Monday, December 18, 2006

Where to Start? How About How Mushrooms Grow?

Where to Start? How About How Mushrooms Grow?

The first thing that most people say when the think about mushrooms is, “they’re grown in manure and kept in the dark.”

Contrary to popular belief mushrooms are not grown in manure. This is one thing that I get asked about most often. Mushrooms are in fact grown in a pasteurized substrate, which yes does contain manure, but once the whole process is finished it is not even close. Allow me to go on. This pasteurized mushroom substrate is made up of several different organic materials such as wheat, straw, hay, stable bedding, poultry litter, gypsum, corncobs, and high protein supplements such as soybean meal and feather meal. Each item does its job to create carbon and nitrogen as well as manage the pH levels of the substrate. These items mixed together create a nutritionally balanced growth medium for mushrooms.

Pasteurization of this substrate is next. This is the most important step in the making of the substrate as it eliminates any pests or micro-organisms that may be in the mixture. During pasteurization the substrate reaches a temperature of 160F/71C, all bacteria is killed. The substrate is now ready for the spawn or fungal seed to be added.

Mushrooms are “planted” using fungal mycelia instead of seeds. This “seed” or spawn is created in sterile, biosecure laboratories. Spawn making starts with a mixture of sterilized grain such as wheat, rye, or millet. Particles of mycelia are added to the sterilized grain and then incubated to promote the growth of spawn. Mushroom farmers then purchase this spawn mixture from the specialized commercial laboratories.

Mushroom spawn is then mixed thoroughly with the pasteurized substrate back at the farm. Temperature and humidity is then managed to promote the mycelial growth within the substrate. The mycelia (a mushrooms equivalent to a root) grows in all directions throughout the substrate from the spawn grain. After this spawning takes place the substrate and spawn mixture is transferred to several hundred beds or trays. A layer of casing is then spread over the mushroom bed. This casing is usually about 2 inches thick, and is made up of mostly peat moss. This casing layer acts as a water reservoir and provides a place where the mushroom mycelia form thick white rhizomorphs, which is what happens when mycelia grow together (it looks like white string). Because mushrooms need moisture, water is applied right after the casing. The beds are then watered periodically to the maximum holding capacity of the casing layer. In a few weeks the mushrooms will be ready for their first harvest.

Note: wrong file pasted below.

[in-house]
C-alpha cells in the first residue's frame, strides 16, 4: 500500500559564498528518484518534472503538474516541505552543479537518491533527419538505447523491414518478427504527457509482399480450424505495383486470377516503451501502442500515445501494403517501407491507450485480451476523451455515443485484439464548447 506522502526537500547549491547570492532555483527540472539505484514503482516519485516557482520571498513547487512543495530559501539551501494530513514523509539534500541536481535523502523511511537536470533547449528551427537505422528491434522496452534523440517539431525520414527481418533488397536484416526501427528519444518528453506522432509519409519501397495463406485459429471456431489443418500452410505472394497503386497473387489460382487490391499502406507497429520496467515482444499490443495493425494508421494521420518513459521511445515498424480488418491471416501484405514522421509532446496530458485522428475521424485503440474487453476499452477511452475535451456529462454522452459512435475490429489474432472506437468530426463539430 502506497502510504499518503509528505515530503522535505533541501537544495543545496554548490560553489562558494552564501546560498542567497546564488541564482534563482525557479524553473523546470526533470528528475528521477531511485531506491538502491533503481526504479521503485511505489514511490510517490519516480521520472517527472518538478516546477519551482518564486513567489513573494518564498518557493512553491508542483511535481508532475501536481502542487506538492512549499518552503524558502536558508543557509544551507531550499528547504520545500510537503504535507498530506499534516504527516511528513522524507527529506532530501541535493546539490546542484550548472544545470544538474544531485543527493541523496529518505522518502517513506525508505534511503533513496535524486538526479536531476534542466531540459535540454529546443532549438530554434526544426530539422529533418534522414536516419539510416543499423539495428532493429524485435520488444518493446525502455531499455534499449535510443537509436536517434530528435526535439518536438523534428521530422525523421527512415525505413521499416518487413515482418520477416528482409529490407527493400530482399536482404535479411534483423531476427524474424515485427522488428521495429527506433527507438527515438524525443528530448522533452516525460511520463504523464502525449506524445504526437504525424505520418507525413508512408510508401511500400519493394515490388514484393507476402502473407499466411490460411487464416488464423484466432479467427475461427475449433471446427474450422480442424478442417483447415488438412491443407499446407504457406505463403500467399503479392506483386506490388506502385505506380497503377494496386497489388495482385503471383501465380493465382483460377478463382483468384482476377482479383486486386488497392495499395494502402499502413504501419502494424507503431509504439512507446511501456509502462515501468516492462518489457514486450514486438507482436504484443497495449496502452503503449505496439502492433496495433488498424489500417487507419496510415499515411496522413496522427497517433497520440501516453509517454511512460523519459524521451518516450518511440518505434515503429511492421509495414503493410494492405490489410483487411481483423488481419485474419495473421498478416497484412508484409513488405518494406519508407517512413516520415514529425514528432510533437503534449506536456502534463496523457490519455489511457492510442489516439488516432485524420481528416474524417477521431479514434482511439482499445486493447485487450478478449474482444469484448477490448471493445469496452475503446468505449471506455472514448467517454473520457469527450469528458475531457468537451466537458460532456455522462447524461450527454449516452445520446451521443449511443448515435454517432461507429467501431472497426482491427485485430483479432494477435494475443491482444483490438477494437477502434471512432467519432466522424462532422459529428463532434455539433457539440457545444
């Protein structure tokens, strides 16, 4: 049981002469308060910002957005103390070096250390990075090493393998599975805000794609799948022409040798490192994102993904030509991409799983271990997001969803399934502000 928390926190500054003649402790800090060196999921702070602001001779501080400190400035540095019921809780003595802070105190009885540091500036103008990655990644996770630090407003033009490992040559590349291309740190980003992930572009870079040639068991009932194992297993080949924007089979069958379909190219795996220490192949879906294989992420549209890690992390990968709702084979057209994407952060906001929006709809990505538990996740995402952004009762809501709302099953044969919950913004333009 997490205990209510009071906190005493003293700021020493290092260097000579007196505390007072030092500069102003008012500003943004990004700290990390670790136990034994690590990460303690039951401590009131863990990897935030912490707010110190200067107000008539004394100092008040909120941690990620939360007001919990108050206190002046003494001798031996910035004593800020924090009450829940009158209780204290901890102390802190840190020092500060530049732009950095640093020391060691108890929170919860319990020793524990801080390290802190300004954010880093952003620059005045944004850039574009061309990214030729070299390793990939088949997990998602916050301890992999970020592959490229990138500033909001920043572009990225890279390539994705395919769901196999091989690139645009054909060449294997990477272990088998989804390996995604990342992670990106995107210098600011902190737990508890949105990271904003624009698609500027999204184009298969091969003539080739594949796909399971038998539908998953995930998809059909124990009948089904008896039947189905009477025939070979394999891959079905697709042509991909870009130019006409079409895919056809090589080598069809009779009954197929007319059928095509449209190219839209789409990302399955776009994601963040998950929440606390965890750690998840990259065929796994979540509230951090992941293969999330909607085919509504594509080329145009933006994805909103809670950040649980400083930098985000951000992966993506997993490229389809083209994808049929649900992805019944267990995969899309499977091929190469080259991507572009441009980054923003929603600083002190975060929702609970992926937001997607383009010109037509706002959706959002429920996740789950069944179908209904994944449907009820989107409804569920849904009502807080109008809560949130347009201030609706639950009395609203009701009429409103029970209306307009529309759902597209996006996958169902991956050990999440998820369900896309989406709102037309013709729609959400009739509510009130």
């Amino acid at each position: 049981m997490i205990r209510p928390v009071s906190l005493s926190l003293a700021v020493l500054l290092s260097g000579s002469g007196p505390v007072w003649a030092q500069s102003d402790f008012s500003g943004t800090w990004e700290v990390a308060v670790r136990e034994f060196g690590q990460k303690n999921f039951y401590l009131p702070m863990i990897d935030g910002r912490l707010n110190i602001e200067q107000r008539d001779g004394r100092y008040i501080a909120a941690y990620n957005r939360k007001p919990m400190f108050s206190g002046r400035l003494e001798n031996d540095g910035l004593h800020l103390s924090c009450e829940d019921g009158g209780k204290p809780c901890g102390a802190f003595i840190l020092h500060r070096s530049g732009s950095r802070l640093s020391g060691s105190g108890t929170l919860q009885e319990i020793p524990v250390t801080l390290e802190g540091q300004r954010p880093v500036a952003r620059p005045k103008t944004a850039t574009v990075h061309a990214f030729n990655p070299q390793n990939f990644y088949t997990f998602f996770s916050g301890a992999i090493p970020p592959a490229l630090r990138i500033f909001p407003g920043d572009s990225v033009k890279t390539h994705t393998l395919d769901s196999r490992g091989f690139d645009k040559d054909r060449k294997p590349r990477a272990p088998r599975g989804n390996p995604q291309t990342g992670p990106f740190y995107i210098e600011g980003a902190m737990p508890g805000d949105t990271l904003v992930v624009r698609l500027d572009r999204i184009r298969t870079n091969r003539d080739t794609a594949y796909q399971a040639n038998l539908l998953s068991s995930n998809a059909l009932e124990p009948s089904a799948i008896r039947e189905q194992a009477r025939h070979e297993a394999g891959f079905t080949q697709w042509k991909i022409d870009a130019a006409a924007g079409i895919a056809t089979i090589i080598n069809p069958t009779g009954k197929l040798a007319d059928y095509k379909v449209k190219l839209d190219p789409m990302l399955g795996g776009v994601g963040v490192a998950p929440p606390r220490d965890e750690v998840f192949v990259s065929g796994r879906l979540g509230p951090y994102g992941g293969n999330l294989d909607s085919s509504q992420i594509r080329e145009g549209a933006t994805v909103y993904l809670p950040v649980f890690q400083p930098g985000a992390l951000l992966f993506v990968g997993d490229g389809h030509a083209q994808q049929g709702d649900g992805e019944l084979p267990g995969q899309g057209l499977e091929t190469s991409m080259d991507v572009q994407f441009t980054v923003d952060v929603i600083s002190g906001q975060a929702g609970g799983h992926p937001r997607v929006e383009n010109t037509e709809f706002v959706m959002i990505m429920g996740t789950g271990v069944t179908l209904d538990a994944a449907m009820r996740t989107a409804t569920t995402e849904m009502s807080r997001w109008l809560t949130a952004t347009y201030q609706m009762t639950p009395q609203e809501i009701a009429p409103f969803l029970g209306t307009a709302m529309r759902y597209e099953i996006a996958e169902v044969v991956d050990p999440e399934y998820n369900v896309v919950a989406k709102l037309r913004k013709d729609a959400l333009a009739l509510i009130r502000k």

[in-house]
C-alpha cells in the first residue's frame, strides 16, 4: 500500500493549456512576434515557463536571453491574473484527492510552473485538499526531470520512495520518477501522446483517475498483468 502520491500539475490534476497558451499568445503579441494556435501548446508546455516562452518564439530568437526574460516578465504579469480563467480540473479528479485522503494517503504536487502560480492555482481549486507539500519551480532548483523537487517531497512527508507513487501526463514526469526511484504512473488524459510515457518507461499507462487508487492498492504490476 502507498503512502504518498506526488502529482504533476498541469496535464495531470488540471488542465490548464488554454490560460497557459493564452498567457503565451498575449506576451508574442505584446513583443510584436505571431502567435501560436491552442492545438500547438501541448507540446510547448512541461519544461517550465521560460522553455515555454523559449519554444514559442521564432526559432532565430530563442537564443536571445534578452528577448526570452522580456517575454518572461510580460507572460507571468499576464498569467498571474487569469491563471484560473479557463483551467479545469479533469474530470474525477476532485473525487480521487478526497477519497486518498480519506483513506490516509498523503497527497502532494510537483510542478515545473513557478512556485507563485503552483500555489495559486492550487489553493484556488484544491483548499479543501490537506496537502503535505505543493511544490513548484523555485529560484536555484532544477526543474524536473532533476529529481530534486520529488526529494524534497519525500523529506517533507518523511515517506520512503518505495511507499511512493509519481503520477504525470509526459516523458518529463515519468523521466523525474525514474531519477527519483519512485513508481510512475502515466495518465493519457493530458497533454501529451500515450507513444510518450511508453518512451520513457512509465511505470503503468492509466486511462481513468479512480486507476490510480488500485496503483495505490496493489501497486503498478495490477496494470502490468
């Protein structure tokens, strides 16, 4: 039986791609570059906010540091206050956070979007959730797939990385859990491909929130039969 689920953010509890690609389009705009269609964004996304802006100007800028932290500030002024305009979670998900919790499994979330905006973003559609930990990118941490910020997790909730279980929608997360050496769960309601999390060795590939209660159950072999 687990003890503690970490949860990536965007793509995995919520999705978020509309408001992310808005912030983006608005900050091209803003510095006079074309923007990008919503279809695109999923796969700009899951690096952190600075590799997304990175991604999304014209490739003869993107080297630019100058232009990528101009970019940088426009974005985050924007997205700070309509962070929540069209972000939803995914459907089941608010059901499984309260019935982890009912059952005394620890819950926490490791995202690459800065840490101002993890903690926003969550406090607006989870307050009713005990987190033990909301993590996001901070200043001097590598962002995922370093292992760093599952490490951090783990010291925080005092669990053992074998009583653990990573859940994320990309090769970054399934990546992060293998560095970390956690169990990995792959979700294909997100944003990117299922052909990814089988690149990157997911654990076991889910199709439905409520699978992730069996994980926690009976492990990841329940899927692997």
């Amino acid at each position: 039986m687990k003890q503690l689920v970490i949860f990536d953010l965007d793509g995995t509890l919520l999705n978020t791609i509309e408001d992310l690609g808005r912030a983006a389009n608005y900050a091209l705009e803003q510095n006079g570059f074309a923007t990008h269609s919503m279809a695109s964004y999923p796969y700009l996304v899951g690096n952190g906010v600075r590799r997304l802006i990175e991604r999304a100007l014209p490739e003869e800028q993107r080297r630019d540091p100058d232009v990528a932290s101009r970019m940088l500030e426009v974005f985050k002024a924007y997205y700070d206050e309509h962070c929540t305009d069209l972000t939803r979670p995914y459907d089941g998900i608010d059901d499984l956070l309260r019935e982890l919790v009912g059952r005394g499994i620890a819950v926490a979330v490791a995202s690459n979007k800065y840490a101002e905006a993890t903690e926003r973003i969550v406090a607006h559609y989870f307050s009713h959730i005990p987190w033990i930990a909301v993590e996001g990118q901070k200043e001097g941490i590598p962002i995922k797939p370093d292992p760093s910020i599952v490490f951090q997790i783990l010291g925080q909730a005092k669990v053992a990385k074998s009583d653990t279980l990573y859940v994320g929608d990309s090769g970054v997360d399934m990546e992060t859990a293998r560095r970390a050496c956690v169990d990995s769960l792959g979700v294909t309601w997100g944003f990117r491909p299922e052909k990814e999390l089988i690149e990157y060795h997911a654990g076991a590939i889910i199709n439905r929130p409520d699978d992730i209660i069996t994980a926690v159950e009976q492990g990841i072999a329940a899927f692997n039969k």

Mushroom growers can often get more than one harvest from their single crop. Some can do two or three harvests with a 7 to 10 day break in between each harvest. The mushroom yield will decrease with each harvest of that single crop. Agaricus mushrooms are harvested for 16 to 35 days. During this harvest time bed temperatures, humidity and air ventilation are all controlled and monitored to ensure a healthy crop.

All mushrooms are hand harvested, which is very labour intensive work, believe me. After picking the mushroom from the bed the harvester then cuts off the base of the mushroom or the stump. The mushrooms are then immediately put into cold storage, this stops any mushroom deterioration or browning. This is also why you should keep your mushrooms in the fridge when you take them home. The mushrooms are then sent to packaging where they are either washed, sliced or cello wrapped in trays. Each package is weighed and then sent under a metal detector to make sure that no foreign objects were dropped into the container. They are now ready to be shipped.

The mushrooms that you see in your local grocery store were most likely picked 12-24 hours ago, so when you get them, you are getting the freshest mushrooms possible.

So there it is, the answer to every ones burning question, how mushrooms really grow. I hope this helps out all the people who have ever wondered.

Oh, and maybe I should mention that this is how whites, browns and portabella mushrooms are grown. The shiitake, enoki and oyster are really different, but we will save that story for another day.
By for now.


Anonymous said...

That was very interesting as my friend insisted they grow in 'dirty ol' manure". I also would like to know if it is imparative that mushrooms be washed prior to frying. They are washed at the packaging plant as you mentioned, so would they need it again?

Anonymous said...

If what they're grown in doesn't contain much manure, then why does it smell like a cattle ranch? I used to live a few blocks away from a commercial mushroom plant and it was AWFUL. Personally, I can never eat mushrooms after that.

Anonymous said...

All of our food grows with help from manure and decaying matter... Ever heard of the circle of life?

Anonymous said...

Helpful and interesting. Thanks!

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